Kids and Public Speaking

Children all over the world are taught to speak in public when they are still quite young. This is partly because if kids can be taught skills relating to public speaking while they are still young, they will inevitably do it that much better when they get older. But it is also because public speaking instills confidence and leadership skills in people of all ages.

In schools and colleges all over the world today, children are given the opportunity to learn how to speak confidently in public. Those who embrace the challenge and succeed at it, usually achieve a whole lot more later in life than those who do not. But kids public speaking is really no different from adult public speaking. While adults may respond differently, every person, regardless of age, sex and beliefs, will benefit from exactly the same basic guidelines.

Whatever your age, if you are going to make a speech to a large (or even a small) group of people, you need to know what you are aiming for. Then you need to prepare the speech – and then practice it until you are perfectly at ease with your planned presentation. A good public speaker will enjoy delivering the presentation and emerge emotionally and spiritually fulfilled.

Most children will benefit from a teacher who is able to break down this process into simple language, and simple understanding. Here are some hints that you can use if you are going to be teaching kids about public speaking.

Tell them they should:

  • Decide what purpose their speech must fulfill. Are they teaching their audience something, or are they Public Speaking for Kids there to entertain the audience? Is there something they need to convince the people who are listening to them, or something they need to persuade them to do? Or do they just want to make them laugh and be happy?
  • Choose a topic they are comfortable with. Or if they are given a topic, encourage them to adapt the subject matter so that it relates to something they know about. A person who is passionate about a subject will often excel when asked to talk about this subject. The same applies to people who know a lot about the subject matter.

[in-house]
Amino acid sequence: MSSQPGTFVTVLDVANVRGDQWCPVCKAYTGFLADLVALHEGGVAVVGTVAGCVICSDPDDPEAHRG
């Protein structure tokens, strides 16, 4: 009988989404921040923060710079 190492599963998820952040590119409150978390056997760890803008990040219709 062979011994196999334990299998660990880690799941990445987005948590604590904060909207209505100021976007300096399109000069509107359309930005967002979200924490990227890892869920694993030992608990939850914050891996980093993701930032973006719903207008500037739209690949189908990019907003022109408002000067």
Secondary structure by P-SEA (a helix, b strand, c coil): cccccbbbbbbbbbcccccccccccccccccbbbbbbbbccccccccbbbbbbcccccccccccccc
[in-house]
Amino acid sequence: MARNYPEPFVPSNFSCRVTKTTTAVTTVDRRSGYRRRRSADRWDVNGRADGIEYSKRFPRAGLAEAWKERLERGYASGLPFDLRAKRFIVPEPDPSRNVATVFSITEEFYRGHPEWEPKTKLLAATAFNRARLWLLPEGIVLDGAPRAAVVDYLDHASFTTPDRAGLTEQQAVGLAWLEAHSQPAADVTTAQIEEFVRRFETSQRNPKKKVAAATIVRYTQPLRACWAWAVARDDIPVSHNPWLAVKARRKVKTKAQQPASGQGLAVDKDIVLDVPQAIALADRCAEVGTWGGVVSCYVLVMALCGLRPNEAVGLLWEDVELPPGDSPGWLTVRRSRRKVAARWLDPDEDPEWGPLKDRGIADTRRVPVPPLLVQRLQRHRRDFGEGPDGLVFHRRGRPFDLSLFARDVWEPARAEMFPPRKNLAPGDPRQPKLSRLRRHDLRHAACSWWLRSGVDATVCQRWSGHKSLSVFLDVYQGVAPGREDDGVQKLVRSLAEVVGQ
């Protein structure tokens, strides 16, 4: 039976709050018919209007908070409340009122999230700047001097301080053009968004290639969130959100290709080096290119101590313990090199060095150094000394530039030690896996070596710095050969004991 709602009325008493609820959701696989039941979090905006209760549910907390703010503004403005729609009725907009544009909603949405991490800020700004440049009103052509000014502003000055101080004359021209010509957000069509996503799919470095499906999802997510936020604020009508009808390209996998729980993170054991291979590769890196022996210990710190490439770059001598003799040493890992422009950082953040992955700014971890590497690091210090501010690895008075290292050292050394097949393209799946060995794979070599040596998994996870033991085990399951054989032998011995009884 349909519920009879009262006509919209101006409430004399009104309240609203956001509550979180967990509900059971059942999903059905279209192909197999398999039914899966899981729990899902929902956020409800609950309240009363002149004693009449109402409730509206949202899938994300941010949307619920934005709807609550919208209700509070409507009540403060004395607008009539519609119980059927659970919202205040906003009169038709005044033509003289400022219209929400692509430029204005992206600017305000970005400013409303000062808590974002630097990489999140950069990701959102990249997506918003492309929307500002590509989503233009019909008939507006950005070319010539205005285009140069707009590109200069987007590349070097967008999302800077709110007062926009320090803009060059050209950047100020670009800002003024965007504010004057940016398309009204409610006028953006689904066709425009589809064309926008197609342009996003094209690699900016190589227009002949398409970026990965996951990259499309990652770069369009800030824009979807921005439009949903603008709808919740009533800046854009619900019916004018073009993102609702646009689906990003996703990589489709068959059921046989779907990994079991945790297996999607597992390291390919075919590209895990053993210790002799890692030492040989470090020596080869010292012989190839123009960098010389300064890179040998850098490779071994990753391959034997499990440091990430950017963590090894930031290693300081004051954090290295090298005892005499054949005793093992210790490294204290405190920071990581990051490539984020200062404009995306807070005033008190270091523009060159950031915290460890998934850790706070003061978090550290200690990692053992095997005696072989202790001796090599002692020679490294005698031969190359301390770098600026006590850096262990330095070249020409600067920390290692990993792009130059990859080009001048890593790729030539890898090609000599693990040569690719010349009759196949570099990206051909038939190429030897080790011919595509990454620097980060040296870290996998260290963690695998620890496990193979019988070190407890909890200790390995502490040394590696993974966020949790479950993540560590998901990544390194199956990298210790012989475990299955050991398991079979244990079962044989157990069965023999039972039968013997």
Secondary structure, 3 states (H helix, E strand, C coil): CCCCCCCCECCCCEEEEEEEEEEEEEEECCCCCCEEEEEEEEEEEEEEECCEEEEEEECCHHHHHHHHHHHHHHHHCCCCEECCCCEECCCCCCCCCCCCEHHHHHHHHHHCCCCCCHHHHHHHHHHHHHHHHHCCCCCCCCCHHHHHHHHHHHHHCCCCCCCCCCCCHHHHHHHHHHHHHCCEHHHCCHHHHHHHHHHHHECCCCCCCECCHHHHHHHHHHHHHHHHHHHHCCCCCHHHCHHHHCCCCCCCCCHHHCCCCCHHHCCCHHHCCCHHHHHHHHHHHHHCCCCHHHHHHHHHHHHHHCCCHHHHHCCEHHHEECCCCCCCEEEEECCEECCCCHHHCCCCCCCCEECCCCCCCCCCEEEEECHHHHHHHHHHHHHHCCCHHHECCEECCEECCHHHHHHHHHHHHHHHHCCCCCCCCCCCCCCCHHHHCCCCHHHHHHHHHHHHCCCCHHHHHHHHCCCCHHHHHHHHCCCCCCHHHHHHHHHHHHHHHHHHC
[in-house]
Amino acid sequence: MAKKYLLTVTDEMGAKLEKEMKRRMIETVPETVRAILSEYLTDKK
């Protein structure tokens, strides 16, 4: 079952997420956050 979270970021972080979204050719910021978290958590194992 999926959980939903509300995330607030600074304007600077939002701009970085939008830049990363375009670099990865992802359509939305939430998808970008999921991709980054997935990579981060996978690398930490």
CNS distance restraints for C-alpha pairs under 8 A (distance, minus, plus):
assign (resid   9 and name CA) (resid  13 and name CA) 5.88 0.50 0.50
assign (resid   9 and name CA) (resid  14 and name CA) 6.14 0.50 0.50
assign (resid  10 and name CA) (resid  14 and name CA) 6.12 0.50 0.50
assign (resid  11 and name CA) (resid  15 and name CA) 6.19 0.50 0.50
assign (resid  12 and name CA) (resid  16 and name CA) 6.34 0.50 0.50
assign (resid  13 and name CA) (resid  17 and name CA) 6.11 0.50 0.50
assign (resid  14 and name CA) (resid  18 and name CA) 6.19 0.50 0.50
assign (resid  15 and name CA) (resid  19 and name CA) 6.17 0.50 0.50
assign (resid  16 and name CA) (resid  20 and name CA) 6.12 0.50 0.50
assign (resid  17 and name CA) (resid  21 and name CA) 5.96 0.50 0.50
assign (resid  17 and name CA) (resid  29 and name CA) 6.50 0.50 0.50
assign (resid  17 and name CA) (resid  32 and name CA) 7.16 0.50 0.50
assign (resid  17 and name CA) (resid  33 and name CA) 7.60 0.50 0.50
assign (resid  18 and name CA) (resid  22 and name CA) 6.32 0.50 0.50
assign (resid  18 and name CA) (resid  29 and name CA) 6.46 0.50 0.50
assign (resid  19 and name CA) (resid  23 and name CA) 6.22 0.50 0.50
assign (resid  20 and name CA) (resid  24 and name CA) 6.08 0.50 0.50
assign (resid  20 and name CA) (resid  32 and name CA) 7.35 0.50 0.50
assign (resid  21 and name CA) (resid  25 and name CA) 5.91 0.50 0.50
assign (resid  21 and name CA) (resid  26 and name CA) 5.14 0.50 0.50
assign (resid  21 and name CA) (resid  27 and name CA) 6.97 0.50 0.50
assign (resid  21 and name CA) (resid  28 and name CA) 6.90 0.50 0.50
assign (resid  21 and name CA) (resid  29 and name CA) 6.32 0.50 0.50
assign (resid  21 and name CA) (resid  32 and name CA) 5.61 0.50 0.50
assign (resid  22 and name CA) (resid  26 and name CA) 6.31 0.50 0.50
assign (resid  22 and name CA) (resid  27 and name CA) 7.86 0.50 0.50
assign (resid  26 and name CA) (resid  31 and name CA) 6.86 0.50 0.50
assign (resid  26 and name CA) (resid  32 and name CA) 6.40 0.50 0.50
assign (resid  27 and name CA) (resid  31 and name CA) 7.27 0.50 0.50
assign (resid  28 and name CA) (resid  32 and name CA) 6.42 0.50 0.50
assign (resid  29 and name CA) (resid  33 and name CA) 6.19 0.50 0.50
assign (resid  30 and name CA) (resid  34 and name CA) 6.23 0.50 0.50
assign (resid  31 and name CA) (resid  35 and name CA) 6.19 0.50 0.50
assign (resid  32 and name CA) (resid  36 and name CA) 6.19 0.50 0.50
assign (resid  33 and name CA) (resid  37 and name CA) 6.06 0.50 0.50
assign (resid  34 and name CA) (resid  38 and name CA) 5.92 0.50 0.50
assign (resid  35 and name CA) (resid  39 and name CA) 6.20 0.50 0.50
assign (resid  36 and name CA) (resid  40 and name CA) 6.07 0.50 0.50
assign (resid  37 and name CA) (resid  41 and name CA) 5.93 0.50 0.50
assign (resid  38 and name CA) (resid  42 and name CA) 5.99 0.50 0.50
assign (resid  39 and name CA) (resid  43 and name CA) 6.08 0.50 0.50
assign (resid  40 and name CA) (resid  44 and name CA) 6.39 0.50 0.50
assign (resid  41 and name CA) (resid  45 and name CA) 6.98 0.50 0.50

• Research the topic even if they think they know about it already. Teach them about the concept of having reserve knowledge, so that if they forget the line of speech, or get asked questions, they do not find they are out of their depth. Research also often adds new lines of thought and a new direction to a speech. This is especially important for people who keep being asked to talk about the same thing over and over again.
  • Work out a good outline for the Public Speaking for Kids speech and make sure they know how to start the speech and how to end it. If they are confident about the content, this will usually fall into place. But a good outline will help them to make the speech flow more naturally.
  • Realize the importance of practicing speeches, even if the words they practice change when they eventually stand up in front of the live audience. Practice makes perfect. At the same time, make sure they do not expect that every speech they give will be perfect. It is also important that people accept they can only do their best.
  • Acknowledge that they are probably going to feel nervous, but realize that they can overcome this fear. By teaching kids to learn how to relax, they will be able to address an audience with confidence. They need to realize that experience is the key here.
  • Accept that public speaking is a skill that they can learn. Very few people have an innate ability to stand up in front of a crowd and deliver words that make sense, inspire or make a difference. Kids can benefit from learning that developing this kind of skill will help them develop and achieve whatever it is they want from life.

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